Assuntos
Traumatismos Craniocerebrais , Doenças da Glândula Tireoide , Tomografia Computadorizada por Raios X , Adolescente , Adulto , Idoso , Criança , Pré-Escolar , Estudos de Coortes , Traumatismos Craniocerebrais/diagnóstico por imagem , Feminino , Humanos , Lactente , Recém-Nascido , Masculino , Pessoa de Meia-Idade , Estudos Retrospectivos , Doenças da Glândula Tireoide/epidemiologia , Tomografia Computadorizada por Raios X/efeitos adversos , Adulto Jovem
20.
Sci Rep ; 10(1): 7759, 2020 05 08.
Artigo em Inglês | MEDLINE | ID: mdl-32385396

RESUMO

Red bone marrow and brain tissue are highly radiosensitive in children. We investigate the relationship between childhood computed tomography (CT) exposure and leukaemia, intracranial malignancy and lymphoma. All participants in the study were aged less than 16 years. A total of 1,479 patients in the leukaemia group, 976 patients in the intracranial malignancy group and 301 patients in the lymphoma group were extracted from the Catastrophic Illness Certificate Database in Taiwan as the disease group. In total, 126,677 subjects were extracted from the Longitudinal Health Insurance Database 2010 of the Taiwan National Health Insurance Research Database as the non-disease group. The odds ratios (ORs) and 95% confidence intervals (CIs) for childhood CT exposure and times of childhood CT were estimated. Childhood CT exposure was correlated to the intracranial malignancy group in both one-year (OR = 1.95, 95% CI 1.40-2.71, p < 0.001) and two-year (OR = 1.56, 95% CI 1.04-2.33, p = 0.031) exclusion periods. The time of childhood CT was also correlated to intracranial malignancy in both one-year (OR = 1.69, 95% CI 1.34-2.13, p < 0.001) and two-year (OR = 1.55, 95% CI 1.17-2.04, p = 0.002) exclusion periods. The results indicated that childhood CT exposure was correlated with an increased risk of future intracranial malignancy.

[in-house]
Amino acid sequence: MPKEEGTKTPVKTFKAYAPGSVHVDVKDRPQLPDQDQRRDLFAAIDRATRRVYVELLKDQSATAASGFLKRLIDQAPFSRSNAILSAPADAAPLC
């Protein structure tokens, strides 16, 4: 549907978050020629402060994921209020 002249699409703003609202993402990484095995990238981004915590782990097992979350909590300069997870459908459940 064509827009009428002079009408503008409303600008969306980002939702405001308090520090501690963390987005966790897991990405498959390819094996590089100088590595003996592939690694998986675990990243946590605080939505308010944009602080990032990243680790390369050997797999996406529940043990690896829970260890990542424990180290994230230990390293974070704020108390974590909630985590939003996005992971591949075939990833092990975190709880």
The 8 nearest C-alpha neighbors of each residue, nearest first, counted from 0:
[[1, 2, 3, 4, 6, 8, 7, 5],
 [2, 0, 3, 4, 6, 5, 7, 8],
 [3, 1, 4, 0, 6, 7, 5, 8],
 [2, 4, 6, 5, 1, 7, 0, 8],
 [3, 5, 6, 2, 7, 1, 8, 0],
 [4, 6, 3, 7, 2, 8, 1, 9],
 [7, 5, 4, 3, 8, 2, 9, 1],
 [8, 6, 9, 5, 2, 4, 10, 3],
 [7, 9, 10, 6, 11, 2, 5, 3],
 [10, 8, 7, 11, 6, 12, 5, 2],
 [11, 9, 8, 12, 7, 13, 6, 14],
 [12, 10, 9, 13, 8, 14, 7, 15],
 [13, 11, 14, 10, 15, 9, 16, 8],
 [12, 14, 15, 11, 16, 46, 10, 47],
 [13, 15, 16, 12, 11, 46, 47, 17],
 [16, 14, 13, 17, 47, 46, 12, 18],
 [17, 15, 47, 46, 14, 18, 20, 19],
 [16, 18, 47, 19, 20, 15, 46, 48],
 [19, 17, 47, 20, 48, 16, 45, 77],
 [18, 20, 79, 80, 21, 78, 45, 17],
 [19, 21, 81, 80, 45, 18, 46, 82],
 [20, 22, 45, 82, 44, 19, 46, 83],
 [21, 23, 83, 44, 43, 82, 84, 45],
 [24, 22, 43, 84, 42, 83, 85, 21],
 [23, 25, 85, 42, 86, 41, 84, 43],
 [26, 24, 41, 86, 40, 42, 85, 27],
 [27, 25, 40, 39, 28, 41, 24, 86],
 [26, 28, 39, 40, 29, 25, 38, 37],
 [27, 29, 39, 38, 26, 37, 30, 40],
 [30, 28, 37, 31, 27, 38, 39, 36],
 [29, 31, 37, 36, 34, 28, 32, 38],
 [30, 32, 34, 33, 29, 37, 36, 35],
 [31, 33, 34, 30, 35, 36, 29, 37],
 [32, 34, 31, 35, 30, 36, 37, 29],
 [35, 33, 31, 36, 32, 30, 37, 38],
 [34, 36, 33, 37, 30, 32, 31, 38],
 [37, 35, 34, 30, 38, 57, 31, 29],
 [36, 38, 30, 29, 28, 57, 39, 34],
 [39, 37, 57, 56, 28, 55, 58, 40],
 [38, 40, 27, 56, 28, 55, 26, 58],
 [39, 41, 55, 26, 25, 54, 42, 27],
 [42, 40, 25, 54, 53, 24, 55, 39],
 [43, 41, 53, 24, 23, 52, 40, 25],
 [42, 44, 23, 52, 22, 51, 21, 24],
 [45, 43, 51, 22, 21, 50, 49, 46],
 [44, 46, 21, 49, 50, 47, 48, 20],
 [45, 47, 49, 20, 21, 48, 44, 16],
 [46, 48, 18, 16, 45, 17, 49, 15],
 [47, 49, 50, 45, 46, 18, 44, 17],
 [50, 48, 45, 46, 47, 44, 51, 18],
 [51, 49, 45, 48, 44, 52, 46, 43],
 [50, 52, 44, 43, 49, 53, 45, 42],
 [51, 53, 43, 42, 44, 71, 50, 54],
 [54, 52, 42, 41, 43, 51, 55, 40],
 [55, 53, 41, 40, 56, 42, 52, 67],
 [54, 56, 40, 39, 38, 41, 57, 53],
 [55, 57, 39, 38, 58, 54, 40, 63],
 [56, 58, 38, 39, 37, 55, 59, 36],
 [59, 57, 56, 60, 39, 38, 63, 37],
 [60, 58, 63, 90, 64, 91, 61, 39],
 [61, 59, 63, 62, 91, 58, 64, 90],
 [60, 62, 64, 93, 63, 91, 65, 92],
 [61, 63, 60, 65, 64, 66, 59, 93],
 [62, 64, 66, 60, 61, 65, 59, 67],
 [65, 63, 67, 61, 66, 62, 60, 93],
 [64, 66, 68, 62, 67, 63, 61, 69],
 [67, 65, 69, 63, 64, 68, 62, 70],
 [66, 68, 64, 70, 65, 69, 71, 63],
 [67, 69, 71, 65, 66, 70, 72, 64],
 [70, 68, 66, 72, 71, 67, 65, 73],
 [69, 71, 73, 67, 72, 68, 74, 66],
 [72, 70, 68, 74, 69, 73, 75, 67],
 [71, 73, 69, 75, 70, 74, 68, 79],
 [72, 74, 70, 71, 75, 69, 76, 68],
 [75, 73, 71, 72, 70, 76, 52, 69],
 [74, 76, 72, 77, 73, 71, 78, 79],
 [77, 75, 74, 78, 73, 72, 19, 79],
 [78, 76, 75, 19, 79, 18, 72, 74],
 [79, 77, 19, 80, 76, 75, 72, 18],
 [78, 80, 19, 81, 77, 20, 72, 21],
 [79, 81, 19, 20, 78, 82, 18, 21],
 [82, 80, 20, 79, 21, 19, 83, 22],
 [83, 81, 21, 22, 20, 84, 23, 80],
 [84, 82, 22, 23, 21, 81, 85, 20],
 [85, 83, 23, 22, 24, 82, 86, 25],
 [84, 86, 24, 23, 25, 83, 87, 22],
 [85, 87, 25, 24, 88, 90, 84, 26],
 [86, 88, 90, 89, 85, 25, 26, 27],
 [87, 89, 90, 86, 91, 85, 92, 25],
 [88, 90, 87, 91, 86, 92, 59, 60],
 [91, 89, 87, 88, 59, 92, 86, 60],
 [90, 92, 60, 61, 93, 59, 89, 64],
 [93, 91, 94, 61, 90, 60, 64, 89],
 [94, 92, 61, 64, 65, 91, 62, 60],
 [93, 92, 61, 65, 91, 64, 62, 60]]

Assuntos
Neoplasias Encefálicas/epidemiologia , Neoplasias Encefálicas/etiologia , Leucemia/epidemiologia , Leucemia/etiologia , Linfoma/epidemiologia , Linfoma/etiologia , Tomografia Computadorizada por Raios X/efeitos adversos , Adolescente , Fatores Etários , Neoplasias Encefálicas/prevenção & controle , Criança , Pré-Escolar , Bases de Dados Factuais , Suscetibilidade a Doenças , Feminino , Humanos , Leucemia/prevenção & controle , Linfoma/prevenção & controle , Masculino , Razão de Chances , Vigilância da População , Medição de Risco , Fatores de Risco , Taiwan/epidemiologia